Epitheliotropic Lymphoma In Dogs

Updated September 13, 2022

Lymphoma in dogs is unfortunately quite a common cancer. It happens when the white blood cells called lymphocytes start growing and multiplying uncontrollably. They then spread to the lymph nodes, blood or internal organs.

A rare form that targets the skin is epitheliotropic lymphoma (EL), also called mycosis fungoides or cutaneous lymphoma. It has a very different appearance and outlook.

Signs Of Epitheliotropic Lymphoma

Epitheliotropic lymphoma is very difficult to diagnose and is often overlooked for some time. The lesions are not specific and look like any other severe skin disease. Signs may include:

  • Widespread red and scaly skin
  • Areas of raised red nodules and scaling
  • Ulcerated and depigmented patches
  • Severe itch

There is usually a very poor response to the first attempts to treat based on more common conditions. At this point, the diagnosis is usually made via a surgical biopsy.

Treatment of Epitheliotropic Lymphoma

Treatment options include:

  • Surgical removal of solitary lesions (not recommended for multiple sites)
  • Radiotherapy (not available in Adelaide, not always useful)
  • Chemotherapy (see below)
  • Retinoids (isotretinoin, acitretin) daily
  • Safflower oil (3mL/kg daily)
  • Soothing creams (we find Aloveen conditioner works the best)

Chemotherapy for EL has traditionally been the use of lomustine (also called CCNU) every 3 weeks. Recent evidence suggests that combination chemotherapy (called ‘VELCAP-EL’) may produce longer survival times, however side effects are also likely to be more common.

Prognosis Of Epitheliotropic Lymphoma

Current treatment does not provide a very good prognosis. Chemotherapy provides a much lower benefit than we see with other forms of lymphoma, but it does help to reduce signs of illness. Survival times with treatment are only around 6 months.

Chan, C. M., Frimberger, A. E., & Moore, A. S. (2018). Clinical outcome and prognosis of dogs with histopathological features consistent with epitheliotropic lymphoma: a retrospective study of 148 cases (2003–2015). Veterinary dermatology29(2), 154-e59.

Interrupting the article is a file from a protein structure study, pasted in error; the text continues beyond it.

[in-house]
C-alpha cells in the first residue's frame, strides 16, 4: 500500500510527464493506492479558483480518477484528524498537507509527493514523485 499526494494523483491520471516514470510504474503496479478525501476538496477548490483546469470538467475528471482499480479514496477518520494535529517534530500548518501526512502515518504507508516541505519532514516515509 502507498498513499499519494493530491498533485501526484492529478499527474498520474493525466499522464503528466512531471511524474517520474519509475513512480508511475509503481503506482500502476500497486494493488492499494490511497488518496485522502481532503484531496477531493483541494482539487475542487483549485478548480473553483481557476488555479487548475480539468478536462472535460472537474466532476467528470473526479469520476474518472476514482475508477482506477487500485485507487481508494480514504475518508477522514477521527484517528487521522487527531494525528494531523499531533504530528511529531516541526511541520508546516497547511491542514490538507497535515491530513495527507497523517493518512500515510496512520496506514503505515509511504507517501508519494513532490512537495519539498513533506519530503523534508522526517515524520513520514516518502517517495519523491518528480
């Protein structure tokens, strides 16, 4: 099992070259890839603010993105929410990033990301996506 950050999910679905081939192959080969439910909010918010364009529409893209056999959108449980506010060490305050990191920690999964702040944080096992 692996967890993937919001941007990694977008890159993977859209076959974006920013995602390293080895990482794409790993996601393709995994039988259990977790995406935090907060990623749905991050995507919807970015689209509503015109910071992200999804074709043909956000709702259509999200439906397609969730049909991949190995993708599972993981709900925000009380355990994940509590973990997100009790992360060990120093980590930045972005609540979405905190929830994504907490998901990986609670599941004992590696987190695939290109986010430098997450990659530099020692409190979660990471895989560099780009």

Have something to add? Comments (if open) will appear within 24 hours.
By Andrew Spanner BVSc(Hons) MVetStud, a vet in Adelaide, Australia. Meet his team here. The information provided here is not intended to be used as a substitute for going to the vet. If your pet is unwell, please seek veterinary attention.

28 Replies to “Epitheliotropic Lymphoma In Dogs”

  1. Our Labbie was diagnosed with EL about six months ago, but she’s had multiple tumors surgically removed for a year now. She has been on high doses of Prednisone and the effects are awful, although it did initially help with decreasing the size of the lesions. She now has no strength in her back legs, her lesions have ulcerated, and her muscles are wasting away. Her head is just skin and bone. Our vet says she’s lasted longer than any of the other dogs he’s seen with this disease – he’s only seen five cases in his 30 years of practice. We’ve decided to put her sleep next week as she’s just declining. I’m heartbroken.

  2. My 9 years old pup has been diagnosed with it (biopsy) – and I am heartbroken but somehow still hope they were wrong…. He developed “skin tags” last year, one of them was oozing non stop and bleeding and didn’t heal. He had surgery to remove it approx 11 months ago. He developed scabs all over his abdomen shortly after. Obviously, it was identified as allergies, then as bacteria, then he had antibiotics and prednisone, then we stopped the prednisone and they got much worse, affecting other areas. Altogether, it took approx half an year from the development of scabs to the biopsy and diagnosis. Now that we went through the biopsy and we know what he has, he has been given Prednisone again and the scabs healed, he eats like a horse, jumps around, plays with his toys, chases cats and seems absolutely fine…?! He drinks and pees a lot, but then this was the case before when he was on Prednisone. Other than that, he seems absolutely fine. Is this normal, 11 months after the first lesion? Is there any chance that he actually doesn’t have it – or by some miracle he has a variant with a very slow development?! I may hope against hope here, but he’s really doing very well – and doesn’t have any discomfort anymore.